Again, thanks for the lead on the Firefly batteries.
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Old 06-12-2015, 17:15   #37
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Re: Taking Tumbleweed Off Grid..... Solar Advice

If the firefly batteries came in a range of sizes and capacities they would be more appealing. As it stands now, they do not let me (and I imagine many others) capitalize on available space, which drastically reduces their usefulness.
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Old 07-12-2015, 13:23   #38
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Re: Taking Tumbleweed Off Grid..... Solar Advice

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Take a look at "Firefly Oasis" carbon foam batteries. I think worth every penny.
Looks like promising technology but $1700 for 4 batterys with just over 400AH...

A: $1700 is almost 2/3 of my solar project budget
B: 4 Group 31s just wont fit where I need them to
C: If $$ wasnt an obstacle I'd probably go LiPo/Lithium ion

I can get (4) 6V Deep Cycle Flooded Marine Battery, 230 Amp Hours, Group GC2 for about about $500 total. I wanted to go AGM but the flooded batteries will fit upright in their spot and the area has active ventilation via a solar nicro/marinco vent. So that will put me at a 460AH battery bank.
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Old 07-12-2015, 13:46   #39
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Re: Taking Tumbleweed Off Grid..... Solar Advice

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Originally Posted by StuM View Post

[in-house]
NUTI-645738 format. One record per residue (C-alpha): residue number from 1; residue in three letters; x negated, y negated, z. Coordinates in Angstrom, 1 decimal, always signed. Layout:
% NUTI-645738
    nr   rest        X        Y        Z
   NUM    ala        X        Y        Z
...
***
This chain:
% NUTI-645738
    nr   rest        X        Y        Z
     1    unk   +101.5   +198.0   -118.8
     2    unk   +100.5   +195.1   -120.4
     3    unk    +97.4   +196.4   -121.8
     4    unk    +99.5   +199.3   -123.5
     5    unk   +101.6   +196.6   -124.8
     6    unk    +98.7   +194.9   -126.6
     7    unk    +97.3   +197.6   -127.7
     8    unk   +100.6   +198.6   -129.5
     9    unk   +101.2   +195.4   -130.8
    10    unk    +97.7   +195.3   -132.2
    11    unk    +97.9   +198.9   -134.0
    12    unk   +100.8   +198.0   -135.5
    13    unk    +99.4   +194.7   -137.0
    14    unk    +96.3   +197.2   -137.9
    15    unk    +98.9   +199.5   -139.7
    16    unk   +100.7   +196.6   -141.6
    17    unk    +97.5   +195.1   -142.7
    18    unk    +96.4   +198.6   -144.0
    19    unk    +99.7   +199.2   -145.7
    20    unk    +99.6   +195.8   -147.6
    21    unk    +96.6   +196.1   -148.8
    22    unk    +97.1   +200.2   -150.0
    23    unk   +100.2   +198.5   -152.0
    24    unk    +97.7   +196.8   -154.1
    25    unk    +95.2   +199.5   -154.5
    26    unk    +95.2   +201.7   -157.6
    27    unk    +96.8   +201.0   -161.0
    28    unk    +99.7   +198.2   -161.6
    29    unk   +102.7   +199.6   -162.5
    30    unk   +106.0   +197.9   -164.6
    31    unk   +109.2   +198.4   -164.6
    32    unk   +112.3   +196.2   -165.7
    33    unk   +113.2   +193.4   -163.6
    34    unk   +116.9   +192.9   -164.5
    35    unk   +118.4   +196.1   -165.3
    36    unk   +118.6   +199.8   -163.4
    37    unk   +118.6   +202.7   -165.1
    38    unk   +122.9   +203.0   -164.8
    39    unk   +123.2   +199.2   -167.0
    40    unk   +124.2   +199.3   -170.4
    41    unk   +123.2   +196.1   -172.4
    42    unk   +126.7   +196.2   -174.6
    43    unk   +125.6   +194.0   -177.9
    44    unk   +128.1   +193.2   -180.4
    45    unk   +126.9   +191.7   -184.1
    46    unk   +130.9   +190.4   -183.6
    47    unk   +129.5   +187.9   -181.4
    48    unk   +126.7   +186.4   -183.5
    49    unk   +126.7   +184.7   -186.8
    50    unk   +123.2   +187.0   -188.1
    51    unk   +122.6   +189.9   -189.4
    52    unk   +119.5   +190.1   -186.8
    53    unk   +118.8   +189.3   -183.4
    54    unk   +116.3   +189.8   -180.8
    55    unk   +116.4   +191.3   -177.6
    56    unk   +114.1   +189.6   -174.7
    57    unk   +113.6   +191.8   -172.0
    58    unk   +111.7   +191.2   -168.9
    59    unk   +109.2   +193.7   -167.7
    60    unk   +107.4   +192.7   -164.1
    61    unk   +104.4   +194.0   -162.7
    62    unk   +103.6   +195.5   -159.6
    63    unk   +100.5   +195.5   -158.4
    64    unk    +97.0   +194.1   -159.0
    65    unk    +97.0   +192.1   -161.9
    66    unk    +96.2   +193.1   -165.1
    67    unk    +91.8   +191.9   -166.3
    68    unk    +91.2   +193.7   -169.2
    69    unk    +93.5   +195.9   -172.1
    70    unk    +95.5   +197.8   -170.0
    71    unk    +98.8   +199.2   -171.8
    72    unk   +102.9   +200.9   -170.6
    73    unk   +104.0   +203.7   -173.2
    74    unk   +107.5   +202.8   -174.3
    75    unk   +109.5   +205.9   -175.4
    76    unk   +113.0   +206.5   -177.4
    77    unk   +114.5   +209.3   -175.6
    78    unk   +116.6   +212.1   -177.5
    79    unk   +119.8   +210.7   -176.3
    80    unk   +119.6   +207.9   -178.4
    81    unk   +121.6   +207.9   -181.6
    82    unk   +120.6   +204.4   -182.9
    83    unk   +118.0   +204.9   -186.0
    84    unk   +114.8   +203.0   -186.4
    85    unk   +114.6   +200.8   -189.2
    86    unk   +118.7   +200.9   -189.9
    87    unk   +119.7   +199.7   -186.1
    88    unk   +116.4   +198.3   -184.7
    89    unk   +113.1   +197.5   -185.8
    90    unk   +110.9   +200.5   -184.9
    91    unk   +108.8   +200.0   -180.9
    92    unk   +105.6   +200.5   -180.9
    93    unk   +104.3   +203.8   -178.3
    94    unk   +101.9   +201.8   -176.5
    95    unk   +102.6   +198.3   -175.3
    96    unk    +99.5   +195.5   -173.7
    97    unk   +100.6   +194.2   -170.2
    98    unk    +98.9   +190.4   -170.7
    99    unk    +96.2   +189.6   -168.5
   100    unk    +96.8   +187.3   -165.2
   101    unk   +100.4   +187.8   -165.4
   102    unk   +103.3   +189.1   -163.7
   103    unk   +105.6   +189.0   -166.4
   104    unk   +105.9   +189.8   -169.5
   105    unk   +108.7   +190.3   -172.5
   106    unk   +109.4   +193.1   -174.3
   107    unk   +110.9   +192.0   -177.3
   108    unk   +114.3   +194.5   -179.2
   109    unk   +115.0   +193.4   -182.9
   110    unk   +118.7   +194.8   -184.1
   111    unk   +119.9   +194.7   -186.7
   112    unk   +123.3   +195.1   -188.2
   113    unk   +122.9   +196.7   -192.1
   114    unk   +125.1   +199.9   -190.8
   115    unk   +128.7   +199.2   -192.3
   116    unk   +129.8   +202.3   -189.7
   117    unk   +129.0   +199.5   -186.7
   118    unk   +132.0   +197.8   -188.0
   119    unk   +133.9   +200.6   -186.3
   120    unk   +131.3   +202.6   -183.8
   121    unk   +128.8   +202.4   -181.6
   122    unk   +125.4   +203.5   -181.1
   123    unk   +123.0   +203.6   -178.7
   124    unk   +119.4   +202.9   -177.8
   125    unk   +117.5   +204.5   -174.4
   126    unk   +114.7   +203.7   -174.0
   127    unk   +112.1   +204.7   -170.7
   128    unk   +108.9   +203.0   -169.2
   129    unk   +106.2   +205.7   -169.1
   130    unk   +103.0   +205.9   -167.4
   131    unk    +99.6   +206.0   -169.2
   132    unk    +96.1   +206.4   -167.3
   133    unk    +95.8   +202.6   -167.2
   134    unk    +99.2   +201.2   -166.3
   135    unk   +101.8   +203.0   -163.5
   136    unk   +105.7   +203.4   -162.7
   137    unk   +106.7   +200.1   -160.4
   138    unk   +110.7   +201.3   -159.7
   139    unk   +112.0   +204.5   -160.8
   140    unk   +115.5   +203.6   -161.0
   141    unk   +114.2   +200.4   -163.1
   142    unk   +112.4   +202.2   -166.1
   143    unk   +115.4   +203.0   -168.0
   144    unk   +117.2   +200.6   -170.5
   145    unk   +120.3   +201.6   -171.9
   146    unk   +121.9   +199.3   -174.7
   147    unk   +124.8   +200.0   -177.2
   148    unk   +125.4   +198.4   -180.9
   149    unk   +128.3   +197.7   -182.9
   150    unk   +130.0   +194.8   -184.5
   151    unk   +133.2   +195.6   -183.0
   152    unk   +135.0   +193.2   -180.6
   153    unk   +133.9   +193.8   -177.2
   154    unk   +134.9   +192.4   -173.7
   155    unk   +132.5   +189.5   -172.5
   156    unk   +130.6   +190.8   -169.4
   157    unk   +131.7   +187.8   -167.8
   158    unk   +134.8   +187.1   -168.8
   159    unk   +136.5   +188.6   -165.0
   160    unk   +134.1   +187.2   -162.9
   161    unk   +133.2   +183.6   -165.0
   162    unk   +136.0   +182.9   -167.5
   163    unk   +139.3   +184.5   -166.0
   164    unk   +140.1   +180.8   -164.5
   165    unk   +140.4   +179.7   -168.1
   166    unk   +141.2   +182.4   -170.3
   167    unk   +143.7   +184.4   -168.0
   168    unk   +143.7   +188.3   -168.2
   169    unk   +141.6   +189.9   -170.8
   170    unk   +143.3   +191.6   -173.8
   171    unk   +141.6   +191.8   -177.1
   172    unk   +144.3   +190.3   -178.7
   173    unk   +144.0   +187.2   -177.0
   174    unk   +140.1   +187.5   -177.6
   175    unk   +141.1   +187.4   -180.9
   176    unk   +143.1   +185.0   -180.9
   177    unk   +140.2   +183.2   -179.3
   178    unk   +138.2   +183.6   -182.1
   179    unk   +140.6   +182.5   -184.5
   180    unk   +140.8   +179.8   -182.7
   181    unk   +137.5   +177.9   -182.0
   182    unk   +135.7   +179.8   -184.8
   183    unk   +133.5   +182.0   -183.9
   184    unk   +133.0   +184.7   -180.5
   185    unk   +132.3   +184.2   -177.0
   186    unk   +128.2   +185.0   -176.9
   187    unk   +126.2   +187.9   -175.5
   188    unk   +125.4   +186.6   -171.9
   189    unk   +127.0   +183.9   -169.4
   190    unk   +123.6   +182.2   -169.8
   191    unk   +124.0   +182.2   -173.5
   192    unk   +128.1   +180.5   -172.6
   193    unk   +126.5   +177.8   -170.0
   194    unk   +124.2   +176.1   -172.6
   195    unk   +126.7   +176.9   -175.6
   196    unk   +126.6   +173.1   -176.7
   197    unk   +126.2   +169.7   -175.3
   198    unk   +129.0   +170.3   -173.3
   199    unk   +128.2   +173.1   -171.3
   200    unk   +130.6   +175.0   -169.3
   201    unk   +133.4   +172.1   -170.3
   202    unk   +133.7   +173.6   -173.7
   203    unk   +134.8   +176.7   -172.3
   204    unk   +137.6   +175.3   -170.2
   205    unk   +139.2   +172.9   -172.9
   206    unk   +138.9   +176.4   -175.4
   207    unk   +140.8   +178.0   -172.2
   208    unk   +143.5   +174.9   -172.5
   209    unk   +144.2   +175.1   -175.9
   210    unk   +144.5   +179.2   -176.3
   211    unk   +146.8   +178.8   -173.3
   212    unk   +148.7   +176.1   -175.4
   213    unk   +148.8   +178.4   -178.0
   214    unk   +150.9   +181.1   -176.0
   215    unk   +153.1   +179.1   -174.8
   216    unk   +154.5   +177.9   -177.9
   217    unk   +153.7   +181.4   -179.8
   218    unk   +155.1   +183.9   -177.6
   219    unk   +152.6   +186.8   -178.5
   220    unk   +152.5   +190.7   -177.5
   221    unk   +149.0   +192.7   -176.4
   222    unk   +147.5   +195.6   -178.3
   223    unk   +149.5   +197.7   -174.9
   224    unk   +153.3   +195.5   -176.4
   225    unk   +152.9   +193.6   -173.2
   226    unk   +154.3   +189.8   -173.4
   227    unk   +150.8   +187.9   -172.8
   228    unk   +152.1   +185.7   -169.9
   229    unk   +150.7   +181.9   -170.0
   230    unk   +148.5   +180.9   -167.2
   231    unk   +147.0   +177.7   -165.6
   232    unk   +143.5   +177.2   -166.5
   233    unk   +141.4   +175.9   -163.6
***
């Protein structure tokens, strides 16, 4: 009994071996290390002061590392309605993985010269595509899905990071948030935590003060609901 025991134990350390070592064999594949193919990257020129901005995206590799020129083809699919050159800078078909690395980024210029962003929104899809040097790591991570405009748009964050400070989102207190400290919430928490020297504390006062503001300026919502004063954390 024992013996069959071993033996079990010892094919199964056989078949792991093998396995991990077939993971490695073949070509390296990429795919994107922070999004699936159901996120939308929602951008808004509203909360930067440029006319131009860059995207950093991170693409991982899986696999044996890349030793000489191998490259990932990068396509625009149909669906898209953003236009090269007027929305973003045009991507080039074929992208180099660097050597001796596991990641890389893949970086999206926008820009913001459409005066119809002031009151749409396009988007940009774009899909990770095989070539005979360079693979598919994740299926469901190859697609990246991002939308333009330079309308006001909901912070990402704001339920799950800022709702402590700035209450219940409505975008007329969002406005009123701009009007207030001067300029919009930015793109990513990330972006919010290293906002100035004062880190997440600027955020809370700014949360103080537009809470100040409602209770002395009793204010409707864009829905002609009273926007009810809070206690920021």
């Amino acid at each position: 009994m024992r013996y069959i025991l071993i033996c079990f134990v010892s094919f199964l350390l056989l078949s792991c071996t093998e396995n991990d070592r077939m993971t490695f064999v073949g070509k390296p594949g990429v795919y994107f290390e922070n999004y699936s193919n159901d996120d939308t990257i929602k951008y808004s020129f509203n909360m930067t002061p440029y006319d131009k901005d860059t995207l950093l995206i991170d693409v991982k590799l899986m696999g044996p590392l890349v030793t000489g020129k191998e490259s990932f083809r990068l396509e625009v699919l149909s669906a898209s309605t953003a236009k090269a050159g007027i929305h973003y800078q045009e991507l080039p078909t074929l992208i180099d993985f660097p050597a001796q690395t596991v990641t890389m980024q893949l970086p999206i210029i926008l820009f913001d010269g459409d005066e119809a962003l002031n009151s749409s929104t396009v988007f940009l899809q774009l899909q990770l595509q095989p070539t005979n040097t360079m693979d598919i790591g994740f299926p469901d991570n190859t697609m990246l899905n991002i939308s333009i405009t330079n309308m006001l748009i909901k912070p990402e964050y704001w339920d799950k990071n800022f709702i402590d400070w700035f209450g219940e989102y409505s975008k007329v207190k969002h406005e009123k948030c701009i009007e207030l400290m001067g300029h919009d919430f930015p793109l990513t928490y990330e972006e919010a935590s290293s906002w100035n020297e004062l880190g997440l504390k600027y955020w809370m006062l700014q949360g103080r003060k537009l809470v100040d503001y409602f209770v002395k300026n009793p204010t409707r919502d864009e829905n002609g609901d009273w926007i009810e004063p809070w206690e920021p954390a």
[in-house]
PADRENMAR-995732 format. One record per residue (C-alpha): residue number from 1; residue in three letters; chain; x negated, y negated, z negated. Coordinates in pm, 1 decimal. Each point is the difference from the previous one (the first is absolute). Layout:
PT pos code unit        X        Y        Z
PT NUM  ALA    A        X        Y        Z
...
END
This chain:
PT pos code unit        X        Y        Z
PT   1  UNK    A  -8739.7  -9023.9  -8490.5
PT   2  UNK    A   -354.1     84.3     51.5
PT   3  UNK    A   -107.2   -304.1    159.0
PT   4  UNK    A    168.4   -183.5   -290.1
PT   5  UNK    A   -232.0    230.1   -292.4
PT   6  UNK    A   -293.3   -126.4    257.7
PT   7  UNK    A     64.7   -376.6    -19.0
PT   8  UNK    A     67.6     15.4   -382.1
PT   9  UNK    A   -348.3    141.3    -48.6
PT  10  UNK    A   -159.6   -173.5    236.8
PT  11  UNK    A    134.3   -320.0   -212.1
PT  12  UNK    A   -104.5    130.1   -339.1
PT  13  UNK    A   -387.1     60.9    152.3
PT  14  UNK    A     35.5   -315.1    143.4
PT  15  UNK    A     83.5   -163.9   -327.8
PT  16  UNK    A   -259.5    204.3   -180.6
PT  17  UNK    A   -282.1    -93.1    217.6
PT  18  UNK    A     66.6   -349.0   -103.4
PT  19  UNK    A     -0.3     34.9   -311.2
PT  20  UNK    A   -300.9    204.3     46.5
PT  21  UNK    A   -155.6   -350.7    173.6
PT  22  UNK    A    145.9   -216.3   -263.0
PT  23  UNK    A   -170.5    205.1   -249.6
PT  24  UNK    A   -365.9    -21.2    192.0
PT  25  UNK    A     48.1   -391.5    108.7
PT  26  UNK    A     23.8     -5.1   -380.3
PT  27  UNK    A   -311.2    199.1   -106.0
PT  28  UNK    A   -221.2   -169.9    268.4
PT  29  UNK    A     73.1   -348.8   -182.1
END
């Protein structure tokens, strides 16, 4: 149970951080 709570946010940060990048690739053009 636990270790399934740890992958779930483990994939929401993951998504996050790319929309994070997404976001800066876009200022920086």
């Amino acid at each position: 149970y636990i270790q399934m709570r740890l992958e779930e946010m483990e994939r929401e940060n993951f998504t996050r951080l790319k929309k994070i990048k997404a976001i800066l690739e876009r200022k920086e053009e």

An even better rule of thumb is to have 1.5 x watts of solar panels as your daily demand in Ah.

Then size your battery bank to be at least twice your daily demand. I have 800 Watts solar and 1000Ah of storage. The advantage of that is the 800 Watts meets my daily demand and my batteries rarely, if ever, get close to the dreaded 50% discharged even with inclement weather.
Thanks Stu & Zboss

I am not quite at 1.5X AH to Watts but the plan now is alot closer to those ratios than my initial proposal of 300AH battery and 300Watts solar. The new plan is 460AH and 640 watts solar, much closer to the ratios above.
3x 160W panels on a hard bimini and 1 160W panel on hard dodger
(both the dodger and the bimini are part of this project as well and dont exist yet)

thanks again to all for the info/insight
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Old 07-12-2015, 14:23   #40
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Re: Taking Tumbleweed Off Grid..... Solar Advice

I would forget the windlass battery,just run wire,a bit expensive initially but it is 'fit and forget' Maybe a Balmar Smart Gauge would be a good idea. The 4 EGC2 house bank and a Echo charge to the dedicated engine battery sounds like a good plan. [same as I have !!] Usually when you are hauling the anchor,the engine is on so its not much of a factor.
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Old 07-12-2015, 14:25   #41
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Re: Taking Tumbleweed Off Grid..... Solar Advice

We have a 315Ah battery bank with 560w solar. Standard controllers, no MPPT

We have a dometic fridge, LED lighting, an onboard PC running 24/7, typical instruments and charge plenty of mobile devices / toys every day. We do not use a laptop or TV but only tablets.
On normal sunny days we run the watermaker for a 4-8 hours but it's a small unit drawing around 5A.
We have enough surplus energy that we use a230v breadmaker every other day.

I never checked daily consumption but the night consumption is typically around 30-40Ah for a 10-11hr darkness period. It mostly depends on the fridge (ambient temperature, how much beer has been refilled, etc).

The battery bank is big enough to bring us through the night. Solar recharges the bank by noon on normal days. With days of rain or fog the batteries are at least partly recharged by sunset. The worst day so far ended with 22Ah deficit, buy that was without watermaker and bread maker of course.
That small battery bank should serve us about a week in bad weather.

In case we ever have to recharge using the engine we have added a b2b charge controller to minimize engine time.